Right of Common. One species of interest, which is injured by waste, is that of a person who has a right of common in the place wasted, especially if it be common of estovers, or a right of cutting and carrying away wood. If the owner demolishes the whole wood, and thus destroys the power of taking estovers, this is an injury to the commoner, amounting to a disseisin of his common of estovers, for which he had his remedy formerly by assize, but now by an action on the case to recover damages for the waste of the woods, out of which his estovers were to issue.
Remainder Men and Reversioners. The most important interest affected is that of him who has the remainder or reversion of the inheritance, after a particular estate for life or years in being. Here if the particular tenant commits or suffers waste, it is a manifest injury to him that has the inheritance, as it tends to dismember it of its principal incidents and ornaments, among which timber and houses are the most important. The law has given an adequate remedy to him in remainder or reversion, to whom the inheritance appertains in expectancy. For he, who has the remainder for life only, is not entitled to sue for waste, since his interest may never perhaps come into possession, and then he has suffered no injury.
2. Redress. Two kinds. Preventive and corrective. The former remedy is by a writ of estrepment, which is a French term, meaning waste; the latter, by that of waste.?
But a parson or vicar may sue for waste, where he is seised, in right of his church, of any remainder or reversion.
2 Both these writs are now abolished. The remedy to recover damages is by an action on the case; and to recover possession, by ejectment.
Injunction. The courts of equity, upon bill exhibited, complaining of waste and destruction, will grant an injunction to stay waste, until the defendant shall have put in his answer, and the court shall thereupon make further order. This has now become the usual mode of preventing waste.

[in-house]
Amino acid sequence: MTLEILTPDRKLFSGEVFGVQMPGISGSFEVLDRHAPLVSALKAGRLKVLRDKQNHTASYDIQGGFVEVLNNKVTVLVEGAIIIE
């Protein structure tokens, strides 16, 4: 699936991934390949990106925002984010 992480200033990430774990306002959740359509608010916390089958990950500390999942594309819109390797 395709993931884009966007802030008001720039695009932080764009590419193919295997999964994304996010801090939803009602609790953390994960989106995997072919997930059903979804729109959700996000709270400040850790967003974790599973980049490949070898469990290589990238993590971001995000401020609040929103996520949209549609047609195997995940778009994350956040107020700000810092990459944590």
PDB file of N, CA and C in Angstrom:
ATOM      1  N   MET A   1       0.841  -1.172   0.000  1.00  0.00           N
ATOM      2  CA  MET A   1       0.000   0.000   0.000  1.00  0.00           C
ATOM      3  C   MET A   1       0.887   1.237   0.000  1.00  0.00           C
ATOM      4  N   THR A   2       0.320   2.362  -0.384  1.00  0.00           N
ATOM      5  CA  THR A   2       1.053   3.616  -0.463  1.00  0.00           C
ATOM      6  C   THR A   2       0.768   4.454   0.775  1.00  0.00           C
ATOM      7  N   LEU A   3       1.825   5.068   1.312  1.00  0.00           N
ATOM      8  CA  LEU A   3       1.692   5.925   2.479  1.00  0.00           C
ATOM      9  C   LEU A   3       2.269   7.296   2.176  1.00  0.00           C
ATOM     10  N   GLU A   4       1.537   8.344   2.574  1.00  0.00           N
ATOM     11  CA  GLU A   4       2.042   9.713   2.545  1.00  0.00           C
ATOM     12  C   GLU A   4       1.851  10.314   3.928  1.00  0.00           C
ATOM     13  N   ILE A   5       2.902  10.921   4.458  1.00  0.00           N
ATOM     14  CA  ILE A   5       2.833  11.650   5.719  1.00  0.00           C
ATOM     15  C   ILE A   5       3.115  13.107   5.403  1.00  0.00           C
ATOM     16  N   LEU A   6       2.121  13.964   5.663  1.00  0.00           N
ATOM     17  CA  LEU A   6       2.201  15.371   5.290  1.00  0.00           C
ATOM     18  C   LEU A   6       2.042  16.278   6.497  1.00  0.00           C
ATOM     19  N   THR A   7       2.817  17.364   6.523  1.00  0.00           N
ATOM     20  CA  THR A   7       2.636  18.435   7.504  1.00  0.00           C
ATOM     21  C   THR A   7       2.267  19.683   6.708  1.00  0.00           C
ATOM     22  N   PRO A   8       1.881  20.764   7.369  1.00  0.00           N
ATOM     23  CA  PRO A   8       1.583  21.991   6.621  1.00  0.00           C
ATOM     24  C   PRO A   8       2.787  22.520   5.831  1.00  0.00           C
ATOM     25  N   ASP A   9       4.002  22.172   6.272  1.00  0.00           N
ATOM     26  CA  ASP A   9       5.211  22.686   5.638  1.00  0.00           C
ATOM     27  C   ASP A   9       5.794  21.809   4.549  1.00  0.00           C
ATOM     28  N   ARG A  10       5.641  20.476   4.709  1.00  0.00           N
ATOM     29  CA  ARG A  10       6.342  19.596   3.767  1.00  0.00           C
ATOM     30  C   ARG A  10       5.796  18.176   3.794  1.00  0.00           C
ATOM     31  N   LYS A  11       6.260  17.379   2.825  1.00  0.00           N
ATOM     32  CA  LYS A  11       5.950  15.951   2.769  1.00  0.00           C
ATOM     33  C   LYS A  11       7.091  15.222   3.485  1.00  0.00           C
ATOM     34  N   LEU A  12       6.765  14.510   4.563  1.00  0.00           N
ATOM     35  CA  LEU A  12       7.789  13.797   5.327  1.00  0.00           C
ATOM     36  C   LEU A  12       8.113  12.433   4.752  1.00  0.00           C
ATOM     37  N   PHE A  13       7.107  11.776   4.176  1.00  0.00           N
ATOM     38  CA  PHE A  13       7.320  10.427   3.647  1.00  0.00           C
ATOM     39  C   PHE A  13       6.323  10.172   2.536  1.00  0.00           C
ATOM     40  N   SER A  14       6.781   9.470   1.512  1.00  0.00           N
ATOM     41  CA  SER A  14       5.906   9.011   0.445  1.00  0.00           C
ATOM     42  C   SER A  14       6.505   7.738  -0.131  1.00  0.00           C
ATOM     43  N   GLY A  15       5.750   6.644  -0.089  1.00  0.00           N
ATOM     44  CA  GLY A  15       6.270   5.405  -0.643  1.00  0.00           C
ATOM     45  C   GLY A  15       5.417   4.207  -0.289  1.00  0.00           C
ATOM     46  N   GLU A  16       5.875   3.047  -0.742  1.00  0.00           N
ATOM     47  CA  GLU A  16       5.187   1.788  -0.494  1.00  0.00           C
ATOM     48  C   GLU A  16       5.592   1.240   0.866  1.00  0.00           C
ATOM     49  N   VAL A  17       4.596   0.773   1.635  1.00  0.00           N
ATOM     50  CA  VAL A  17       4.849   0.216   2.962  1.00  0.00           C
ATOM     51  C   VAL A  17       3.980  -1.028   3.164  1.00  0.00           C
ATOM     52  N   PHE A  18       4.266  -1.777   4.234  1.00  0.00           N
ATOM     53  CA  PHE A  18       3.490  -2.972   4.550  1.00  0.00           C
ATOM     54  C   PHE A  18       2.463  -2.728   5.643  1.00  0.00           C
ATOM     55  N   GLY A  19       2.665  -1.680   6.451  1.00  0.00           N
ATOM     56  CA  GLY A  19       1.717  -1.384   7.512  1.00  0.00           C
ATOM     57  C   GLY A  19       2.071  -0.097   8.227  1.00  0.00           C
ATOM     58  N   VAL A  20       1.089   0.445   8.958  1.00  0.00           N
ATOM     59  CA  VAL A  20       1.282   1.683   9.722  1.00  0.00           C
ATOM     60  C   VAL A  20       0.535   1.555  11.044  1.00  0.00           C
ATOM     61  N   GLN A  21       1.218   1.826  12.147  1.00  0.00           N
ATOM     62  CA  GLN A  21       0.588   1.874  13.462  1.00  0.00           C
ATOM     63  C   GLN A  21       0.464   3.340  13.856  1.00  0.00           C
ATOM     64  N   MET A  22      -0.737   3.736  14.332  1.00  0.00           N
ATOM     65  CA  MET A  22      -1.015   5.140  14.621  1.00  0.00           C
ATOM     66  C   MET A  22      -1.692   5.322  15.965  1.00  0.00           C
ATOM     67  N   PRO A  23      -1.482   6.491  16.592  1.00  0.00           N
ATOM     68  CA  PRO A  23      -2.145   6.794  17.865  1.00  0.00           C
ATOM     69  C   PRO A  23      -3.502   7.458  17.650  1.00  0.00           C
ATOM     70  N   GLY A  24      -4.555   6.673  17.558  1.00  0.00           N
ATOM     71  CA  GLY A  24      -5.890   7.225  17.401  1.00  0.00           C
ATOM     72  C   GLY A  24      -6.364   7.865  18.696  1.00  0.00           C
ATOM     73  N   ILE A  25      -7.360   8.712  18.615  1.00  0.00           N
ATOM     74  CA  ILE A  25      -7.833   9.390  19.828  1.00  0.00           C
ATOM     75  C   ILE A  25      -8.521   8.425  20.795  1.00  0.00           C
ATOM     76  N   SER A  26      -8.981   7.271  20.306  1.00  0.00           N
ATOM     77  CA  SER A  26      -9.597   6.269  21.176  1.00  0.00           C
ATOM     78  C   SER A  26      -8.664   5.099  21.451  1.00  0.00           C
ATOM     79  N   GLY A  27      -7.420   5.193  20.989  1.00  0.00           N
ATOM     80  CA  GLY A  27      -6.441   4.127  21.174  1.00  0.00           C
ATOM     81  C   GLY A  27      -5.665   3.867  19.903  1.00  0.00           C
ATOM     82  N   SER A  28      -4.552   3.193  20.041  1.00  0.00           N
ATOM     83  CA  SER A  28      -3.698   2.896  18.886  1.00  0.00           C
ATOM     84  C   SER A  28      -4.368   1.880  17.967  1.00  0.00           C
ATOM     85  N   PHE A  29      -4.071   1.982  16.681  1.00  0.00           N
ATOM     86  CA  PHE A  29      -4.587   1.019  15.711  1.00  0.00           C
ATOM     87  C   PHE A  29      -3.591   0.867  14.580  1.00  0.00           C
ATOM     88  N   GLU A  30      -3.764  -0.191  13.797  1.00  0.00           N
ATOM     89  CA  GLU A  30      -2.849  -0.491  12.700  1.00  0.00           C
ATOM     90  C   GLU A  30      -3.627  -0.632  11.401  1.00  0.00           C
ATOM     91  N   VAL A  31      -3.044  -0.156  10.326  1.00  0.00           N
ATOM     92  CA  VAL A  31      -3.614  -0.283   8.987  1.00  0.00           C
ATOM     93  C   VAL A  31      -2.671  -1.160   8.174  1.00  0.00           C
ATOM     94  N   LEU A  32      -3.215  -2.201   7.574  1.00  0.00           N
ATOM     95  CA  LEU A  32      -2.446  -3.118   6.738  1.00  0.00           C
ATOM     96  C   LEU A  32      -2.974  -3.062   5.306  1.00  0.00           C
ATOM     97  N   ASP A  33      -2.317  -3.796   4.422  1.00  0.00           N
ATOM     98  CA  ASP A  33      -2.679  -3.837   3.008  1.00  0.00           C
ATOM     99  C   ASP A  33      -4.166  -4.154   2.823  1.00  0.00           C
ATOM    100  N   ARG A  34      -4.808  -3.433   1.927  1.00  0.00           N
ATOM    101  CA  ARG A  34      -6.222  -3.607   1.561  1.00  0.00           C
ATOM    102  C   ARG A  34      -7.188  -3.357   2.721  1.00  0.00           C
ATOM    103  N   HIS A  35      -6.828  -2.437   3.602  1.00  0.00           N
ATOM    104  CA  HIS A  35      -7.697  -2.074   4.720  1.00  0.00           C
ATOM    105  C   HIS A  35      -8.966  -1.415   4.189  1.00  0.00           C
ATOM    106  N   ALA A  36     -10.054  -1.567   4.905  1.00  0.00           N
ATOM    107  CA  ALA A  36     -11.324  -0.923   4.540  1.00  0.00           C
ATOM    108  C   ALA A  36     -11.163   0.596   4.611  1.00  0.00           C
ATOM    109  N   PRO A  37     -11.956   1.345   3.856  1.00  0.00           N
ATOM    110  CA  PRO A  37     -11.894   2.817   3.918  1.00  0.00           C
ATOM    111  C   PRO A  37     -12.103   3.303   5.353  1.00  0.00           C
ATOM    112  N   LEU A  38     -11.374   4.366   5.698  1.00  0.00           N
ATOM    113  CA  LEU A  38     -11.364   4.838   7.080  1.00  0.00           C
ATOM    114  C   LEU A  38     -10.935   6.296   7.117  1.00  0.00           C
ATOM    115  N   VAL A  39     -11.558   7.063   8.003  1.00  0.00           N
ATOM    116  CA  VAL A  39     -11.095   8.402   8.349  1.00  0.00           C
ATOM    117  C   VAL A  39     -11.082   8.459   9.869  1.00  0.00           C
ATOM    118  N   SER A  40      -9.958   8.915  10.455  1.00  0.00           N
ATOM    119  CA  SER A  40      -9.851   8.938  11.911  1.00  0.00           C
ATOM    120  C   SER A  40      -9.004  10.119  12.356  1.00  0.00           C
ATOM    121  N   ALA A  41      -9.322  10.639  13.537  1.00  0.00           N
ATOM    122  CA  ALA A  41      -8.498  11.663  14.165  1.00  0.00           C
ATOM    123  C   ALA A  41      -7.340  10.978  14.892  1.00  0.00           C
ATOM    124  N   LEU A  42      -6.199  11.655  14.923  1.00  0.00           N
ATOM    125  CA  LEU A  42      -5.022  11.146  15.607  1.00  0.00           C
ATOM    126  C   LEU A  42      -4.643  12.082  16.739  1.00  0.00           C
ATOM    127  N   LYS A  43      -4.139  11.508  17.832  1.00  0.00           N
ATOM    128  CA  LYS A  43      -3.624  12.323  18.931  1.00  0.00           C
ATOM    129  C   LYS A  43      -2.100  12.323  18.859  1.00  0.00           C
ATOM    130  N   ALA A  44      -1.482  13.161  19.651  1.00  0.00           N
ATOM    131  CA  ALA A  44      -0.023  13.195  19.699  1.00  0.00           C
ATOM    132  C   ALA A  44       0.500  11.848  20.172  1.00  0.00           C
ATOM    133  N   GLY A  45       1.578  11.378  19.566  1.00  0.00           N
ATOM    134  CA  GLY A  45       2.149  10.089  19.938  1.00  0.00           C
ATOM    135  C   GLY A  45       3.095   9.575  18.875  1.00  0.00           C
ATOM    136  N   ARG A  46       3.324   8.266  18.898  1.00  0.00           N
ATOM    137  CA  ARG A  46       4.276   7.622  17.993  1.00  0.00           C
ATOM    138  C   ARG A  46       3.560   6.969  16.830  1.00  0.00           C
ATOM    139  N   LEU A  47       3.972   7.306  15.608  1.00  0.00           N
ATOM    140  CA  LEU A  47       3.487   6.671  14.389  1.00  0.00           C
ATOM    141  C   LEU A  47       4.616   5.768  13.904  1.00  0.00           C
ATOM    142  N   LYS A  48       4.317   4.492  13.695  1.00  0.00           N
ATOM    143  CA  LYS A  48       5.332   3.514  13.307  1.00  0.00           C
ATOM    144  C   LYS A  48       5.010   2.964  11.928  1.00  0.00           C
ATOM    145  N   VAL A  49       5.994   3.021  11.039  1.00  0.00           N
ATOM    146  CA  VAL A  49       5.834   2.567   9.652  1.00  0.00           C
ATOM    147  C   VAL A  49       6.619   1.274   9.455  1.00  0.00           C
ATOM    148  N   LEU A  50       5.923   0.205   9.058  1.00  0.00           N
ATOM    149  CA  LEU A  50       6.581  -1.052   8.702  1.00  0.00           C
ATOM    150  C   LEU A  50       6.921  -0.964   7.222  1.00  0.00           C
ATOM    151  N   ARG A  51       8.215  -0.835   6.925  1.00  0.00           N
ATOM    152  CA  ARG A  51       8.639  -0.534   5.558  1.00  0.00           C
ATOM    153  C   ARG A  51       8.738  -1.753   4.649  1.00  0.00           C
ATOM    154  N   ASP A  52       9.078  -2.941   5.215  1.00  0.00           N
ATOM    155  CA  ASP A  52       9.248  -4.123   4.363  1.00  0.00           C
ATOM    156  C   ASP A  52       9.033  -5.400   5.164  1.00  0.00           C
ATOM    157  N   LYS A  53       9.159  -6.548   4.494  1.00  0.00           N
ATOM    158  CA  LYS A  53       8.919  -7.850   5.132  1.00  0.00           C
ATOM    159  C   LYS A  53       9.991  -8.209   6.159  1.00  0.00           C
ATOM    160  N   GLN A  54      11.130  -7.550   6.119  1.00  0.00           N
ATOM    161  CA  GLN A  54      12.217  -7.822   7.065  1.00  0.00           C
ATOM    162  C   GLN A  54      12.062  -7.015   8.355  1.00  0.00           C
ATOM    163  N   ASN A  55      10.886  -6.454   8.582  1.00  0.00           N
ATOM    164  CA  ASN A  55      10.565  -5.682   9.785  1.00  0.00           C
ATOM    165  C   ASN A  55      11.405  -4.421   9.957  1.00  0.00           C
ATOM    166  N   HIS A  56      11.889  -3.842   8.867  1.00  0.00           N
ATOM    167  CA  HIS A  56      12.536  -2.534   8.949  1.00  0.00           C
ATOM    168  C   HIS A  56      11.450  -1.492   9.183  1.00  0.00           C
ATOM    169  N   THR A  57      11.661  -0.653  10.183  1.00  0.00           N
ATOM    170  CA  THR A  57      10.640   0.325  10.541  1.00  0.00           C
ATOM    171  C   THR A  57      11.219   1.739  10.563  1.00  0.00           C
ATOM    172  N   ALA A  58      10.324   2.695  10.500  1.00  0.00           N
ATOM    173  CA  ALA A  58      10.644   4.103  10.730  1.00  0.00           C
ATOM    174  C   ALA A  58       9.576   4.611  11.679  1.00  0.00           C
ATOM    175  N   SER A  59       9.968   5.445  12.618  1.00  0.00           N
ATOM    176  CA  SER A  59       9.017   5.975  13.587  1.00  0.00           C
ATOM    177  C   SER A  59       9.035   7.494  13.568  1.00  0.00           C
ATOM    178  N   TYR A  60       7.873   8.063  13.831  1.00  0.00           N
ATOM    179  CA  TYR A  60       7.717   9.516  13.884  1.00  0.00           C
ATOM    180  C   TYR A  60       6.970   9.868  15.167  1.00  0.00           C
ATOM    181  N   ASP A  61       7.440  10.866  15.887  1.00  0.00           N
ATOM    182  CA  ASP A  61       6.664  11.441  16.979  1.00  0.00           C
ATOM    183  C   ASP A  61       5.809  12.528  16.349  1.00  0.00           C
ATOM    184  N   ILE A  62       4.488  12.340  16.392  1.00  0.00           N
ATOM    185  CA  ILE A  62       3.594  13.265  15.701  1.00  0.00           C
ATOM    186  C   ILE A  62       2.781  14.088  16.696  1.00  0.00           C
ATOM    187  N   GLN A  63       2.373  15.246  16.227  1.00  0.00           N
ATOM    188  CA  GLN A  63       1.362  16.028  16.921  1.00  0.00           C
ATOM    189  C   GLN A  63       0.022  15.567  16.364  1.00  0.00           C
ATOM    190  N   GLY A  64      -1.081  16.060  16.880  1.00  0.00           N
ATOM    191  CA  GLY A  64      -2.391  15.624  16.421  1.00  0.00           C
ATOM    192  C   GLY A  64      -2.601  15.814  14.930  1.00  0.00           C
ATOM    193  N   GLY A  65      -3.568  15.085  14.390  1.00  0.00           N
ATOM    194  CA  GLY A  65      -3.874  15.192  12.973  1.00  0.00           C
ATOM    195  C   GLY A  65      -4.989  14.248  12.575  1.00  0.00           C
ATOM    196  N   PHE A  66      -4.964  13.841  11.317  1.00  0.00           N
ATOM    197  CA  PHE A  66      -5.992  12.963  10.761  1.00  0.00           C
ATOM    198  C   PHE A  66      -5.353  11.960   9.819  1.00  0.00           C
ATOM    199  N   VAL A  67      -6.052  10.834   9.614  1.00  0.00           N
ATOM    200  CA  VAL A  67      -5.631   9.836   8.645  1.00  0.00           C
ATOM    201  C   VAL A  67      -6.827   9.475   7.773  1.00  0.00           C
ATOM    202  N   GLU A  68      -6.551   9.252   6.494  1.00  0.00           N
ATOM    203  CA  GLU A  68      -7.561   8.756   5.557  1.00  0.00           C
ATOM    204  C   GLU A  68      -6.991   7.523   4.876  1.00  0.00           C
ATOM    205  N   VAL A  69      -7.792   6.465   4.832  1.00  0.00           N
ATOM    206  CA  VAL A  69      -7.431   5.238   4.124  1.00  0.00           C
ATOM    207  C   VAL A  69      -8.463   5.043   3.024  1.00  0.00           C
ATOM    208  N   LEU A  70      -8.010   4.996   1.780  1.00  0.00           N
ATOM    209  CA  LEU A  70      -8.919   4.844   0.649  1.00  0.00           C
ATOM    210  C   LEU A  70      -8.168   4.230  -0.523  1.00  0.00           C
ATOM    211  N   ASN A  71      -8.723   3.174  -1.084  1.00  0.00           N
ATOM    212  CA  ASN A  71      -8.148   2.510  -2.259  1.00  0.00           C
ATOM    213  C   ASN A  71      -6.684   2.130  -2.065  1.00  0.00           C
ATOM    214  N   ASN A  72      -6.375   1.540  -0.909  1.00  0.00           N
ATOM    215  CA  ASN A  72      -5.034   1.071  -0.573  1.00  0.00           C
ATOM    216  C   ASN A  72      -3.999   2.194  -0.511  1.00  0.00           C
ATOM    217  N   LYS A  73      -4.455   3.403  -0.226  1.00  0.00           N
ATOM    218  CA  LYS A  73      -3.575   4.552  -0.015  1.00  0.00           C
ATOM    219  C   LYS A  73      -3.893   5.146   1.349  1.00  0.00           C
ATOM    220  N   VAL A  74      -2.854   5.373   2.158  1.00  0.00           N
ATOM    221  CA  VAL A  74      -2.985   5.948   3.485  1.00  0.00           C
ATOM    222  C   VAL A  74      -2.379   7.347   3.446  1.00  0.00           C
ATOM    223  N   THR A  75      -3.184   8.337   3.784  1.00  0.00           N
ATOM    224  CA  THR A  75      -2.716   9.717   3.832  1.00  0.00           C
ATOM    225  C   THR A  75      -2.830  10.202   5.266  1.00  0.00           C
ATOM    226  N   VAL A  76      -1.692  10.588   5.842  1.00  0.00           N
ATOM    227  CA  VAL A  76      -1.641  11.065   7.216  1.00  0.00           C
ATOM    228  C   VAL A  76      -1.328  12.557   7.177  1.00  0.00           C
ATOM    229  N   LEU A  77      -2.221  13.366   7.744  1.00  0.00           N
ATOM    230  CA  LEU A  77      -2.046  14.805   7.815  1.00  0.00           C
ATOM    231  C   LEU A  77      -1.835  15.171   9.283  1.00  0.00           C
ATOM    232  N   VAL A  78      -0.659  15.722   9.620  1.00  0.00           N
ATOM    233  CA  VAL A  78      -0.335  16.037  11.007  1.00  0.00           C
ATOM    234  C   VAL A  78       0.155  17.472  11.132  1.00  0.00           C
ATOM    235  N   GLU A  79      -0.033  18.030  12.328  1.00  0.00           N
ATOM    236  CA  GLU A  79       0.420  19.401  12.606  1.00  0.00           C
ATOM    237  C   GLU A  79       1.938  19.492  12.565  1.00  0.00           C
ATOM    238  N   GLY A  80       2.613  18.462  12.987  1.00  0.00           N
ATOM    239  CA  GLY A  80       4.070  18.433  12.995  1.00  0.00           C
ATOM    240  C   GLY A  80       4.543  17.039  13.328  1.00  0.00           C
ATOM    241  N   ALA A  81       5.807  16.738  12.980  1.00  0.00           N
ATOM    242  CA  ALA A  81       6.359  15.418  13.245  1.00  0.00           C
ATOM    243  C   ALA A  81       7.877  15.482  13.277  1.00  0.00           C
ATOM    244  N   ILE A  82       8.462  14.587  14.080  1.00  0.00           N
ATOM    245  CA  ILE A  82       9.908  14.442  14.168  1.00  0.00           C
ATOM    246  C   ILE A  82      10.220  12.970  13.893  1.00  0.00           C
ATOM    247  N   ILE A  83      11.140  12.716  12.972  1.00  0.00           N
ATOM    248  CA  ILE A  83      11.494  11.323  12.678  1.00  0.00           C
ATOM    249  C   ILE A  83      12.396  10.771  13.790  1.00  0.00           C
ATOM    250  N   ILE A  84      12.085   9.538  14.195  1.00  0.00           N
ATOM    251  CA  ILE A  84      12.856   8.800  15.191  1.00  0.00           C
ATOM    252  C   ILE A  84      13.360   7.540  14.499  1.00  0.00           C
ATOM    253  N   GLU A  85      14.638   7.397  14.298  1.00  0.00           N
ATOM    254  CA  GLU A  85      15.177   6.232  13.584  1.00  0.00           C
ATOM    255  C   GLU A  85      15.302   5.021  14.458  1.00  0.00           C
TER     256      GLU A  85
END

Action of Waste. This is a mixed action, partly real so far as it recovers land, and partly personal, so far as it recovers damages.
Defined. Subtraction happens, when any person who owes a duty, custom or service, neglects to perform it. It differs from a disseisin, in that this is committed without any denial of the right, consisting merely of non-performance, while that strikes at the very title of the party injured, and amounts to an ouster or actual dispossession. It is remediable by due course of law.
Fealty and Rent. These were duties, which were the conditions, upon which the ancient lords granted their lands to their feudatories. A feudal bond was executed between lord and tenant; that the latter must do suit or duly attend the lord's courts; must serve on juries, to decide questions of property of their neighbors, or correct their misdemeanors; and lastly should yield annual returns to the lord, in military attendance, in provisions, in arms, in matters of ornament or pleasure, in employments or labors, and in money, all of which are comprised under the general terms, reditus or rent. The subtraction or non-obseryance of any of these conditions is an injury to the freehold of the lord.
Remedy by Distress. The general remedy is by distress, the taking a personal property by way of pledge, to enforce the performance of something due from the party distrained upon. Another remedy is by action of debt for a breach of contract. Special remedies exist for subtractions, to compel specific performance of the service due by custom, but an action on the case for damages will also lie for all of them.